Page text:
Preparing for university in the age of Covid-19Fri 4th September 2020
The new academic year is upon us, and whether you are just starting out at university as a fresher or returning for yet another year, you are not the only one who might be concerned about what the months ahead will look like if or when you return to campus. Following the government’s latest u-turn on the A-level moderation system, many students will be wondering what happens now.
All students who received lower grades than they were originally predicted will now have had their grades raised to what their teachers believed they were capable of, meaning if a student was predicted AAA and was given BBD due to the moderation, their grades will have increased to the higher, original prediction.
What should be one of the most exciting times of a student’s life might be shaping up a bit differently than they had imagined. However, it is not only students who are busy navigating their way around the new chaos, as universities across the country are still trying to figure out how best to handle the influx of students and the limited number of places, as well as find ways to ensure all students and staff are kept safe while the Covid-19 pandemic continues.
Universities are now putting together detailed plans for measures that will minimise the risks to staff and students such as introducing “bubbles” among flatmates, protective measures across buildings and facilities, or implementing a face covering policy. Whatever the protective measures are, it is still important for your family and friends around you to help you prepare for university and support your health and wellbeing during this unprecedented time.
But how can you prepare for something when they do not know what to expect? If you are someone who struggles with big changes and fear the unknown, now is a great time to engage with your inner tool kit for adapting. The reality of the situation cannot be changed, but we can use this time to learn how to accept it for what it is.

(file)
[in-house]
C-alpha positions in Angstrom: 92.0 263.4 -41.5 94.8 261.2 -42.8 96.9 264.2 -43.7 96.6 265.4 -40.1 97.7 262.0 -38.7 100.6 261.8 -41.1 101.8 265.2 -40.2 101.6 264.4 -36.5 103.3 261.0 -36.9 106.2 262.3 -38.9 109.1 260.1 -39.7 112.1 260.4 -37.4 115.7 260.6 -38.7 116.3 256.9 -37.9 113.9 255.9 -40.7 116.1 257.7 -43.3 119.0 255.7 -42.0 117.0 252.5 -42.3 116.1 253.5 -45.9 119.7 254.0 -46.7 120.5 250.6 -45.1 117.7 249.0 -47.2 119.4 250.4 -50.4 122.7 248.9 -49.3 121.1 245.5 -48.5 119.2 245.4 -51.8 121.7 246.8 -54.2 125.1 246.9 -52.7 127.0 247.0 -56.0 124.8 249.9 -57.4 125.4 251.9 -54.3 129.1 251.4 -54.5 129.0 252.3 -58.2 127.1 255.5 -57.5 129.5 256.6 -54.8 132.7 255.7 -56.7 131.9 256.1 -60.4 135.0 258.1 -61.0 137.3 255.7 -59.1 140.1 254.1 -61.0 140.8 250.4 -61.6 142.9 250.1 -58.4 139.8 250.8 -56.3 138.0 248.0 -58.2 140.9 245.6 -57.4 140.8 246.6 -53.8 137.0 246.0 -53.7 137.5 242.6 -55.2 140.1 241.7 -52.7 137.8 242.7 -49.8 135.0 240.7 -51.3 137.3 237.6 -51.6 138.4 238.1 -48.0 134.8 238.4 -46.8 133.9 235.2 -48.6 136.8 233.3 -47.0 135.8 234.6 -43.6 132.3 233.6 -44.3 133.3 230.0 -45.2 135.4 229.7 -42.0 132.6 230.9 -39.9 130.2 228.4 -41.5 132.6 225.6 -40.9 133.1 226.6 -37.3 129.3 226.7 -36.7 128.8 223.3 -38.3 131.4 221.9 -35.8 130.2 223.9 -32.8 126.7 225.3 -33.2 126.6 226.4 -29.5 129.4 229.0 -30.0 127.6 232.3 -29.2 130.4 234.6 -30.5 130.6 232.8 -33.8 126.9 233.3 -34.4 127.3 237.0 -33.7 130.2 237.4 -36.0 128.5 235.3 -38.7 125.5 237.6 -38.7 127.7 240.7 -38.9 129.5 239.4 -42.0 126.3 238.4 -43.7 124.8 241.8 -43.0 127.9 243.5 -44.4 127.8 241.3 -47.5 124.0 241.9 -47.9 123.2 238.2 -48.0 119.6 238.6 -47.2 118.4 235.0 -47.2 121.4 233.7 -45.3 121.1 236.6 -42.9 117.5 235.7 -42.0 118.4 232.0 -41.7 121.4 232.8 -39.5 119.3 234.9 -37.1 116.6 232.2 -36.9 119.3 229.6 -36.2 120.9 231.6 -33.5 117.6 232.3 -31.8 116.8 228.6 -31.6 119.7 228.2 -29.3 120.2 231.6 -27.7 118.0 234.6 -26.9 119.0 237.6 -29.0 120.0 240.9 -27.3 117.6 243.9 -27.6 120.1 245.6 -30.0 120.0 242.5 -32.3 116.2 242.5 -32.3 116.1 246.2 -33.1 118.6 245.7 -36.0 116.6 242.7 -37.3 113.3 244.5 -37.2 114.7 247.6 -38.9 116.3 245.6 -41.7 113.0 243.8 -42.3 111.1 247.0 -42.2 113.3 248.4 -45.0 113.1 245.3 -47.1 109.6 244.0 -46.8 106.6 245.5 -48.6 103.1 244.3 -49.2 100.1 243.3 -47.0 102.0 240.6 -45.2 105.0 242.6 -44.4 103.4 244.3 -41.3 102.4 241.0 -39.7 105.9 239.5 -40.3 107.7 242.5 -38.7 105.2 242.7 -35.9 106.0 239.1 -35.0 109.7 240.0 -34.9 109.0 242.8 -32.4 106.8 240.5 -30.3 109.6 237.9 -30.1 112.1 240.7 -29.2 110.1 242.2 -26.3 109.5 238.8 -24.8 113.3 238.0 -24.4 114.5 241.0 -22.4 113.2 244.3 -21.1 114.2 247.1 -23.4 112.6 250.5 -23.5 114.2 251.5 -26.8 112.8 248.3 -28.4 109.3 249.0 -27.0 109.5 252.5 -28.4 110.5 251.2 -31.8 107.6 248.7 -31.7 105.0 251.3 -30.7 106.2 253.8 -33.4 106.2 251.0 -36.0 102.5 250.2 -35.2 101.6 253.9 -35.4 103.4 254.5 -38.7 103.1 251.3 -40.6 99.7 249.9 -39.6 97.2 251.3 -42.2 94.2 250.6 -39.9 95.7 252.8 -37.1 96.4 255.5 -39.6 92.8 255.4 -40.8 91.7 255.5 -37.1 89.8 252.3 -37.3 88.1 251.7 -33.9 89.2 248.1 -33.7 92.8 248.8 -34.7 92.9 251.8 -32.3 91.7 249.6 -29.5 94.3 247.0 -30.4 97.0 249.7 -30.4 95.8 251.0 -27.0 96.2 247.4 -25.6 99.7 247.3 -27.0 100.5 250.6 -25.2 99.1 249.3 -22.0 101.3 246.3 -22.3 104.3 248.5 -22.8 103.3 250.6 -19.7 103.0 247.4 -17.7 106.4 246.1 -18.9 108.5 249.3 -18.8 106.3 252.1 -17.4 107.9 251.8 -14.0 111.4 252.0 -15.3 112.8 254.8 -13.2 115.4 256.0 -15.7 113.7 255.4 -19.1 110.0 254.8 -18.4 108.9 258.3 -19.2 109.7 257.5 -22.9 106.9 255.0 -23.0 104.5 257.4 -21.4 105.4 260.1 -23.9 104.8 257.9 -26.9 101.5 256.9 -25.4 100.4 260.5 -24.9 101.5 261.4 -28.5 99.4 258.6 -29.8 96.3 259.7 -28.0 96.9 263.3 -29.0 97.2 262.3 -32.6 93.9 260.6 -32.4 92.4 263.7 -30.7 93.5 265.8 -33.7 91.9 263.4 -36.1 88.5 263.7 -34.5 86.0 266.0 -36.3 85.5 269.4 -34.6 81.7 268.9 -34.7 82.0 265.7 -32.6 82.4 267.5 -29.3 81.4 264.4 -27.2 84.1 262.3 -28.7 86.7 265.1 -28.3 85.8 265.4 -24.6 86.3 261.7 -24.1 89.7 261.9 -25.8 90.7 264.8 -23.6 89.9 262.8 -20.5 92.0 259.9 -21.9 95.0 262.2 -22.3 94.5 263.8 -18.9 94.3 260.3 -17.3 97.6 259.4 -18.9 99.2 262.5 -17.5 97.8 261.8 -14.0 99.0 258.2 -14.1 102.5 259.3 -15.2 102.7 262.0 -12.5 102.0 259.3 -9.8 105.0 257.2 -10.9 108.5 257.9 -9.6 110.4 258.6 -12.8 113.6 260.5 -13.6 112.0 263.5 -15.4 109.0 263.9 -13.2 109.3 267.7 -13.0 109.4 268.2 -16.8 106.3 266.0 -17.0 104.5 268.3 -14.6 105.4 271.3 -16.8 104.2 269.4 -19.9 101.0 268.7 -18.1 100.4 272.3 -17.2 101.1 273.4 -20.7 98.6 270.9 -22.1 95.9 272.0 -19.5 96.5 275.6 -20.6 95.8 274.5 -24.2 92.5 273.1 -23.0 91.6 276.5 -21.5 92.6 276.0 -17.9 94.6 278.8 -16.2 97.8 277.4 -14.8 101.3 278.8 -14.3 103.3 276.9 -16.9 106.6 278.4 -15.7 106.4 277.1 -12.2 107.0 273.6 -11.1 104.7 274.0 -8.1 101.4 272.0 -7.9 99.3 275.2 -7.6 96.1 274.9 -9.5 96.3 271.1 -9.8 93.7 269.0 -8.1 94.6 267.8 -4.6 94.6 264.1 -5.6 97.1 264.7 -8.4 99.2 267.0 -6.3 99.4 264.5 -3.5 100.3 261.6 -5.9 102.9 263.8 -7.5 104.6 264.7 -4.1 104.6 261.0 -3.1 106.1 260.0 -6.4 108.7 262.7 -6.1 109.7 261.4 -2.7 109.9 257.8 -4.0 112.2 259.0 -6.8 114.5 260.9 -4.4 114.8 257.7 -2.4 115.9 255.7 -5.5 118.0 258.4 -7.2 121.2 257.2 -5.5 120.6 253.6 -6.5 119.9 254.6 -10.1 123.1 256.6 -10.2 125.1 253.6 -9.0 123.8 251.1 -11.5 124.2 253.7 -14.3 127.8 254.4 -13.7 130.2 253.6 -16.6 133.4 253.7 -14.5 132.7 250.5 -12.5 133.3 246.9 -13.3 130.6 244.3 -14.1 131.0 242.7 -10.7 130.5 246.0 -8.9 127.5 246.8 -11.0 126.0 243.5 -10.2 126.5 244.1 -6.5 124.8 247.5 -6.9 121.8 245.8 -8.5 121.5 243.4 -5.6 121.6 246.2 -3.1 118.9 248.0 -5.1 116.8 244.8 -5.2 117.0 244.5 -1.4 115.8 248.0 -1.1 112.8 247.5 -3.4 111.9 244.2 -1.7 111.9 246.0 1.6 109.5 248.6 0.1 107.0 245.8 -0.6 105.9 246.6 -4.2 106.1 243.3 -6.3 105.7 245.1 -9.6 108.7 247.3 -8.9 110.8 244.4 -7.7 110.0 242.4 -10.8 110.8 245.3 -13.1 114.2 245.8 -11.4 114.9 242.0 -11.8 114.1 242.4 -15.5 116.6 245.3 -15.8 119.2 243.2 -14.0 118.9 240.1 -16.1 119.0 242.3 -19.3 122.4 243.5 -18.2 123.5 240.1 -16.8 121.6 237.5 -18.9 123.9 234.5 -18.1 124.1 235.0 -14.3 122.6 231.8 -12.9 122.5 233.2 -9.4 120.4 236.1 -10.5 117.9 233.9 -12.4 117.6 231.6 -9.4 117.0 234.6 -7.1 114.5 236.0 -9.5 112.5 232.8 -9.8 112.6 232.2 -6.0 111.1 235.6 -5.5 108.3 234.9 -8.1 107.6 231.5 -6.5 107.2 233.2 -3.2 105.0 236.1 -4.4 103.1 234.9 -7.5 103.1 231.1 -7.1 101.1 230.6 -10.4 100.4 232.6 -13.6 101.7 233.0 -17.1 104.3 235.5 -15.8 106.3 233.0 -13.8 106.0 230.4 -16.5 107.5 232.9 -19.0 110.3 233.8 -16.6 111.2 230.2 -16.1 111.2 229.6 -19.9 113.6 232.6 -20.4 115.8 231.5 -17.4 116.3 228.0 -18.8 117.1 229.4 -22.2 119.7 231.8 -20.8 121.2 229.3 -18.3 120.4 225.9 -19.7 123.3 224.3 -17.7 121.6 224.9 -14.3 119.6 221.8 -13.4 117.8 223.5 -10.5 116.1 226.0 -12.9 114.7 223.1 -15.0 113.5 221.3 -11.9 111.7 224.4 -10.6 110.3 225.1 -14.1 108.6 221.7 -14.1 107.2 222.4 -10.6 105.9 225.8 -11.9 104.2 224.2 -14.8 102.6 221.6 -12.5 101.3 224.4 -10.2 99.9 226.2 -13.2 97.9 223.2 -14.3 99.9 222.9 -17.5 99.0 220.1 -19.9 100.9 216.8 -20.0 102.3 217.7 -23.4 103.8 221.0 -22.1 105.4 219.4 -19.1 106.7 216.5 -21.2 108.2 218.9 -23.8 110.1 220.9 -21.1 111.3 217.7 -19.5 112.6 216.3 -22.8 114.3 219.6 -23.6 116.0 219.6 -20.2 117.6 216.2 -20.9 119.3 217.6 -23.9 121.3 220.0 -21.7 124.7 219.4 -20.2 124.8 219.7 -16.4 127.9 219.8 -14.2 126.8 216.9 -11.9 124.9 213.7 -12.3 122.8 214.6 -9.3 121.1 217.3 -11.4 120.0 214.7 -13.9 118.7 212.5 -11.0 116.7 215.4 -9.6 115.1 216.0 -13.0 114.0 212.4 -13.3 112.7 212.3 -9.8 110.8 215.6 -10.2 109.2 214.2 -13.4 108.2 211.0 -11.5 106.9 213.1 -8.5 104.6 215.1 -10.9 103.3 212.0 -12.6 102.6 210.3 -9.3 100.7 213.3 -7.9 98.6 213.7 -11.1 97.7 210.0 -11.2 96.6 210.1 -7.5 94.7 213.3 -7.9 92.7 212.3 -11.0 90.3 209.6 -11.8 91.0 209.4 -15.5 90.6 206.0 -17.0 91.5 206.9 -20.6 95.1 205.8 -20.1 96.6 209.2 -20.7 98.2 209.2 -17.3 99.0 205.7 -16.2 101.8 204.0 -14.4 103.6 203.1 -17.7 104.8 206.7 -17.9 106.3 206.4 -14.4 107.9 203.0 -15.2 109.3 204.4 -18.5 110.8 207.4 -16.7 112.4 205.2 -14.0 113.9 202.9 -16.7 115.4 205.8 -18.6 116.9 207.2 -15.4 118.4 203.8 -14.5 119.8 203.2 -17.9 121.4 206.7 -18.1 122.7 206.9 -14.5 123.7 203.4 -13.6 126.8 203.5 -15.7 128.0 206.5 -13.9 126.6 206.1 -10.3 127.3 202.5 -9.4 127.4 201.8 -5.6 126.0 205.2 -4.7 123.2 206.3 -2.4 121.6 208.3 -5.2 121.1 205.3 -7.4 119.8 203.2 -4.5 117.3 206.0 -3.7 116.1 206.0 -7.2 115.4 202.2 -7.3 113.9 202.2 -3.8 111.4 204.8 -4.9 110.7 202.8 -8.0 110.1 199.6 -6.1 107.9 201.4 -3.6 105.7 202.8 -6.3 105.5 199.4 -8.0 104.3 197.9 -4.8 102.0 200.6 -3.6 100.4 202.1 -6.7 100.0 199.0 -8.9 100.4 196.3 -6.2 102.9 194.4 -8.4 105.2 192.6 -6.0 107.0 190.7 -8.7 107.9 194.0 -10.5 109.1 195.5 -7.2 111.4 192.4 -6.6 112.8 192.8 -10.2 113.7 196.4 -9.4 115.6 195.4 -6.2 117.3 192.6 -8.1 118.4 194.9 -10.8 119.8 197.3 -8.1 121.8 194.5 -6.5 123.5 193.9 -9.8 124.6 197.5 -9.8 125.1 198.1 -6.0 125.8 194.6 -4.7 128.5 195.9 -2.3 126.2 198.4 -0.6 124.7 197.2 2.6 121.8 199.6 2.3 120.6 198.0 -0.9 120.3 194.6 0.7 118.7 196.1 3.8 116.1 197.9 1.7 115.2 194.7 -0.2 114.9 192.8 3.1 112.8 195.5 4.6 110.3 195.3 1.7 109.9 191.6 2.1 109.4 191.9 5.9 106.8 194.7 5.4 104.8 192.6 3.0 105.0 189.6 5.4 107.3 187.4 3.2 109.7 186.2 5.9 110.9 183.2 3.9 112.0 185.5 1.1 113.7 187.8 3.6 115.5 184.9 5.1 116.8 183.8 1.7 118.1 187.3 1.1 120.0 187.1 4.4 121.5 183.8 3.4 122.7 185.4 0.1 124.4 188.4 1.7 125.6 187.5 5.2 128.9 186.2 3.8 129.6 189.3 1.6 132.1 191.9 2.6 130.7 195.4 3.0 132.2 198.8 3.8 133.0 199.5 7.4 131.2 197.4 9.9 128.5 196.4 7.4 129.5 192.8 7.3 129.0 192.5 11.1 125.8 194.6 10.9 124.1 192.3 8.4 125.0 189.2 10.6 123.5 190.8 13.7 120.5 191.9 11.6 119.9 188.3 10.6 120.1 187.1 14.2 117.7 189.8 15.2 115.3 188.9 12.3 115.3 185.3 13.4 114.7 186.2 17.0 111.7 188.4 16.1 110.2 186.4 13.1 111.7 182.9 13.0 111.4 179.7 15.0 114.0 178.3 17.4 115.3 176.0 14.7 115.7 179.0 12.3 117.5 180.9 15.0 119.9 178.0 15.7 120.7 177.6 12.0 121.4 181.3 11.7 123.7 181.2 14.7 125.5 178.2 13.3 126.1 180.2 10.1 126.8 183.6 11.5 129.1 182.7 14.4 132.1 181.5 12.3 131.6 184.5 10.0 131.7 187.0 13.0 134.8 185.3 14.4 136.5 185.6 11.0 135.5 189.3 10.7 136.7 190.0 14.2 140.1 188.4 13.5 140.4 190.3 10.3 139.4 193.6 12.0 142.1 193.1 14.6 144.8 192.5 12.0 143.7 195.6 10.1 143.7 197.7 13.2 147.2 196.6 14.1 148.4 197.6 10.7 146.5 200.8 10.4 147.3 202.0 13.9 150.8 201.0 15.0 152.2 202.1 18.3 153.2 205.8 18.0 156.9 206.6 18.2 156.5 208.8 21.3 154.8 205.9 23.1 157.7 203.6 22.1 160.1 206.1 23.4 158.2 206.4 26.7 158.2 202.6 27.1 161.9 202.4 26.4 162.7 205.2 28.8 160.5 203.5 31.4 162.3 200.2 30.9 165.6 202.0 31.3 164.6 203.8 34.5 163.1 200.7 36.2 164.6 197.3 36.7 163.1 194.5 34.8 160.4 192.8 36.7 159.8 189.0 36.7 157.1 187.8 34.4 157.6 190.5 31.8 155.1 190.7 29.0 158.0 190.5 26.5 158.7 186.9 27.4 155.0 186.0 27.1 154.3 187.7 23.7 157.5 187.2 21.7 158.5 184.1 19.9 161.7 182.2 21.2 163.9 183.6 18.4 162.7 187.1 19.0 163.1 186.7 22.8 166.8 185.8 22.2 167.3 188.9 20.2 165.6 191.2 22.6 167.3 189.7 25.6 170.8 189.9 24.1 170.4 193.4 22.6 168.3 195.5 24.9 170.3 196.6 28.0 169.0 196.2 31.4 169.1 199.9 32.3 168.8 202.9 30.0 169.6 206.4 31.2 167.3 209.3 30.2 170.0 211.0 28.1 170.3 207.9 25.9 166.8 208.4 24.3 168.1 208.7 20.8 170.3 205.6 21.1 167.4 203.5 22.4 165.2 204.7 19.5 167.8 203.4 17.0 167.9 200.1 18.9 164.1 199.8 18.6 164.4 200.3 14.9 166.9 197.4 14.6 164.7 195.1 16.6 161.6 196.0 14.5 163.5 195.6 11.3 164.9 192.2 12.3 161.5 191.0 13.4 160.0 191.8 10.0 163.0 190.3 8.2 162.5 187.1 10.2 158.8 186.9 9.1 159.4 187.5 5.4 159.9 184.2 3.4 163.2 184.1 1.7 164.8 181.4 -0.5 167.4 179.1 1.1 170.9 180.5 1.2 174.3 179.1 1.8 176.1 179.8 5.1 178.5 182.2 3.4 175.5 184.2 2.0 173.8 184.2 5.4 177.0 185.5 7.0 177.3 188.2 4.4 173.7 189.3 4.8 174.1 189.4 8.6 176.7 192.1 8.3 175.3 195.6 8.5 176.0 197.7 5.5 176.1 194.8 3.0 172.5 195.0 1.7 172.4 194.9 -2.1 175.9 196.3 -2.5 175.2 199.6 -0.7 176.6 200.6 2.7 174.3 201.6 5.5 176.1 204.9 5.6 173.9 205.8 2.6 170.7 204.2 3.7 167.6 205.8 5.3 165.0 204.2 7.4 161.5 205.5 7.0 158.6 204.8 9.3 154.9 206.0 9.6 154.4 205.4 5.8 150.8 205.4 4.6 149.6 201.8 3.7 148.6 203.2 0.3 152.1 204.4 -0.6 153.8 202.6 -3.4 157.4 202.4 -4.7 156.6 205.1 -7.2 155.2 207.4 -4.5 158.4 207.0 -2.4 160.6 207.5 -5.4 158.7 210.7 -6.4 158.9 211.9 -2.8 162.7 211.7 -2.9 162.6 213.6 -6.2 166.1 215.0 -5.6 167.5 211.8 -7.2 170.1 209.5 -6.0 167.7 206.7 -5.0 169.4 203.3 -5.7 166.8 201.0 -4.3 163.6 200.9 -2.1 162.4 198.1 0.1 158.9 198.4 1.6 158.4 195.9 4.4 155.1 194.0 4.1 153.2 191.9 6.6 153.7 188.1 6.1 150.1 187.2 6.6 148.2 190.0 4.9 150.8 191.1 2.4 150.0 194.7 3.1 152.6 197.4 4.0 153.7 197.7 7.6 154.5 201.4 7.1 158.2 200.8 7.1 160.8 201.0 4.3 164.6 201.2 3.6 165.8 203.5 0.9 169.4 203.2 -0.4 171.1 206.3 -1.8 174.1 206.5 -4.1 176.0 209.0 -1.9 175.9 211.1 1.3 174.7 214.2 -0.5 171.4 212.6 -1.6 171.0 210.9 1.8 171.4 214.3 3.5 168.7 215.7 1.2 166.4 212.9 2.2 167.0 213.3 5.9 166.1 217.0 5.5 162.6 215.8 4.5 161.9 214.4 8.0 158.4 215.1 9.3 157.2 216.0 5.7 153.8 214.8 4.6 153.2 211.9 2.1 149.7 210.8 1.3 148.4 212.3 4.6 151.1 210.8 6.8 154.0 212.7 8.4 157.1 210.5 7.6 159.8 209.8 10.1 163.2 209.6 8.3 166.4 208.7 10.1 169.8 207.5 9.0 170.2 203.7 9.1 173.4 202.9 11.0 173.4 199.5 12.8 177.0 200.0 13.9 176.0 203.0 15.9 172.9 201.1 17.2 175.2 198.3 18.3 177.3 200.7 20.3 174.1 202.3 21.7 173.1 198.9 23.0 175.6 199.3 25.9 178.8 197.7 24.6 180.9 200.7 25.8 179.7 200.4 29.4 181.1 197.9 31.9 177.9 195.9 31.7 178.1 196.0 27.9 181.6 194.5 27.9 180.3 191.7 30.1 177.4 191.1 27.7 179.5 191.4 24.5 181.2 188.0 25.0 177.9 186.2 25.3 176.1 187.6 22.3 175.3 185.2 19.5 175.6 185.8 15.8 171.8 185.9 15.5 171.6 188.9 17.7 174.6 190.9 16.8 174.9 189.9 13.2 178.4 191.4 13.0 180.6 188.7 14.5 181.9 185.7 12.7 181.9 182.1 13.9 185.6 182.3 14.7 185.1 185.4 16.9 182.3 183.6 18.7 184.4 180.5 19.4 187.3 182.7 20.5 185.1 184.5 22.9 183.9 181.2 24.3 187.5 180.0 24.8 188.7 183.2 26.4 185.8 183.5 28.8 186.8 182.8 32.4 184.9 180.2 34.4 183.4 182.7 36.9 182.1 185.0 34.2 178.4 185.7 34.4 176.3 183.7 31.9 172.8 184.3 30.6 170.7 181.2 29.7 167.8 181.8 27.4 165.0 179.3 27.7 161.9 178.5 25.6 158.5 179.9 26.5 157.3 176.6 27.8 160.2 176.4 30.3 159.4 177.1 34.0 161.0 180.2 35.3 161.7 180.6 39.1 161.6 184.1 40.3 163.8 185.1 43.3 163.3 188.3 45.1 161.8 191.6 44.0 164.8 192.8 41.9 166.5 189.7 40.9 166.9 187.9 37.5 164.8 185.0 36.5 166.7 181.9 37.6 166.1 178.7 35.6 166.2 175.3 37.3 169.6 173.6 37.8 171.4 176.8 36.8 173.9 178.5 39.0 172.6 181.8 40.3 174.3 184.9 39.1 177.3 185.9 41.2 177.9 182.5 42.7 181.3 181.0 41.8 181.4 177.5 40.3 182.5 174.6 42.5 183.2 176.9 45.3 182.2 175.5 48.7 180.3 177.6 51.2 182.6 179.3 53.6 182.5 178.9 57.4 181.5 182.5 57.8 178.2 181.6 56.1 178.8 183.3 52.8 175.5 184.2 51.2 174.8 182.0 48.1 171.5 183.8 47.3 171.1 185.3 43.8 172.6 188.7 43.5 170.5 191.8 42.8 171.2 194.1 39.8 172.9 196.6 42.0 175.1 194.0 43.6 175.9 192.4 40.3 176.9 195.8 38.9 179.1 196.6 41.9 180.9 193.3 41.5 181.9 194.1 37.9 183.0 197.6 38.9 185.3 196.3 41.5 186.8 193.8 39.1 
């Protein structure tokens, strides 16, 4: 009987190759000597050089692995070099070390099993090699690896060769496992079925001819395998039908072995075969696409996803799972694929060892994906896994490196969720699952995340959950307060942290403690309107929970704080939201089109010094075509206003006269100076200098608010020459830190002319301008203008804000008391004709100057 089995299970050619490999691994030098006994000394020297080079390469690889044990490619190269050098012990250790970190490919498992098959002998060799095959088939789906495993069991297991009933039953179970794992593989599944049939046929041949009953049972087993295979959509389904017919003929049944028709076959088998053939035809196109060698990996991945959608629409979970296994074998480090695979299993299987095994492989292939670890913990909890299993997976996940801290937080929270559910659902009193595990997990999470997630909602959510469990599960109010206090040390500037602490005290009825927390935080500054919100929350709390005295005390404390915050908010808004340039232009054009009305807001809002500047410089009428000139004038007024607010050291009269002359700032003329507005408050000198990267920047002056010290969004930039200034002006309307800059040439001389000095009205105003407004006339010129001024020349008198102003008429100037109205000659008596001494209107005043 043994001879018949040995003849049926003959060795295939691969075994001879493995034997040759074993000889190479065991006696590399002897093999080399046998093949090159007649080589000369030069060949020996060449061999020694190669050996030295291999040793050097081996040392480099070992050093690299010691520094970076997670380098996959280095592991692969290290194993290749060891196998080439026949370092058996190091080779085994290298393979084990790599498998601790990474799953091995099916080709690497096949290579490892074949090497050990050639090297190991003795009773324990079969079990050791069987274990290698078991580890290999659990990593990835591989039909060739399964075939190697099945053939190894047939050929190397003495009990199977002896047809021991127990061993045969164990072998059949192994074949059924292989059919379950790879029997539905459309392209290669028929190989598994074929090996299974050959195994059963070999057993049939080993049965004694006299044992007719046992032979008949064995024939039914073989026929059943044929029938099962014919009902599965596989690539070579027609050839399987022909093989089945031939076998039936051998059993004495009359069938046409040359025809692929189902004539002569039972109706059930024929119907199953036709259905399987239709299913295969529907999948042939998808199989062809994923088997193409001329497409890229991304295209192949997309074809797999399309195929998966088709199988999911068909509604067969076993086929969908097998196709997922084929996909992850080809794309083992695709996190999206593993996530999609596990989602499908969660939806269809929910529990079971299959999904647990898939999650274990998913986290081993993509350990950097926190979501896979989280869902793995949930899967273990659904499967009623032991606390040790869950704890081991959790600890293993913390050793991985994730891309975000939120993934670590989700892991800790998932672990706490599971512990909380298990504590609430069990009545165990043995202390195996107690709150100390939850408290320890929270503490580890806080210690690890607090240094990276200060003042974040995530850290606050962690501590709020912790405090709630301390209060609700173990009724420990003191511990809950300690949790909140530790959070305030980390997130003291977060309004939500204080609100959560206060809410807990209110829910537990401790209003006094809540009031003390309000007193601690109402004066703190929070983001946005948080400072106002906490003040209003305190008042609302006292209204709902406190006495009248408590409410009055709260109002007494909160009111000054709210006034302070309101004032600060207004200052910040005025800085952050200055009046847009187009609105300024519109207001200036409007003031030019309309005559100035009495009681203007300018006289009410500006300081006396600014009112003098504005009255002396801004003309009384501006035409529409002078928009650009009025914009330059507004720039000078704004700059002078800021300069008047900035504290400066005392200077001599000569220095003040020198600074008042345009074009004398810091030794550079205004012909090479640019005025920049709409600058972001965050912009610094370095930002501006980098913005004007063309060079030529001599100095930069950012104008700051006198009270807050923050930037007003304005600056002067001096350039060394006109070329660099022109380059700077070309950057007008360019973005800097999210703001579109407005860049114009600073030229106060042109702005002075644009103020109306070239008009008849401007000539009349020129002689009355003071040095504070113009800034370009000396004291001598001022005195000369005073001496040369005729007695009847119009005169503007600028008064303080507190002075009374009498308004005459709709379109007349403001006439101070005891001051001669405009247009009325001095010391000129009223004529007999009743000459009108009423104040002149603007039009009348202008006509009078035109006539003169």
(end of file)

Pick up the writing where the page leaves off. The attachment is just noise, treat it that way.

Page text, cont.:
Spending too much time planning about the unknown or thinking negatively about things we cannot control can be draining mentally and physically, but there are many online resources to help you hone in on stepping back from these fears.
Practicing mindfulness is a great tool that can be done any time and anywhere. Methods such as meditating, breathing exercises, and other practices can help reduce the stress you are taking into the next academic year and feel more in the moment to embrace the change.
Your first term might even be taught online, meaning you’ll either be staying in Beverley for the time being or you’ll be learning the course from your university accommodation, which means you will be actively practicing a working from home ethic. If this is something you are conscious about, there are a multitude of online resources that can help you with adapting to studying and working from home, and keep you committed and engaged with the course, including online teaching materials, library resources, and academic software.
Don’t forget, if you are a student living in university accommodation and have to self-isolate because you are symptomatic of Covid-19, your health is the first priority. Send an email to your lecturers and the university’s support services so they know your circumstances, but do not worry about missing lectures, seminars or workshops. Your university will provide you with information on how you can still access the teaching materials.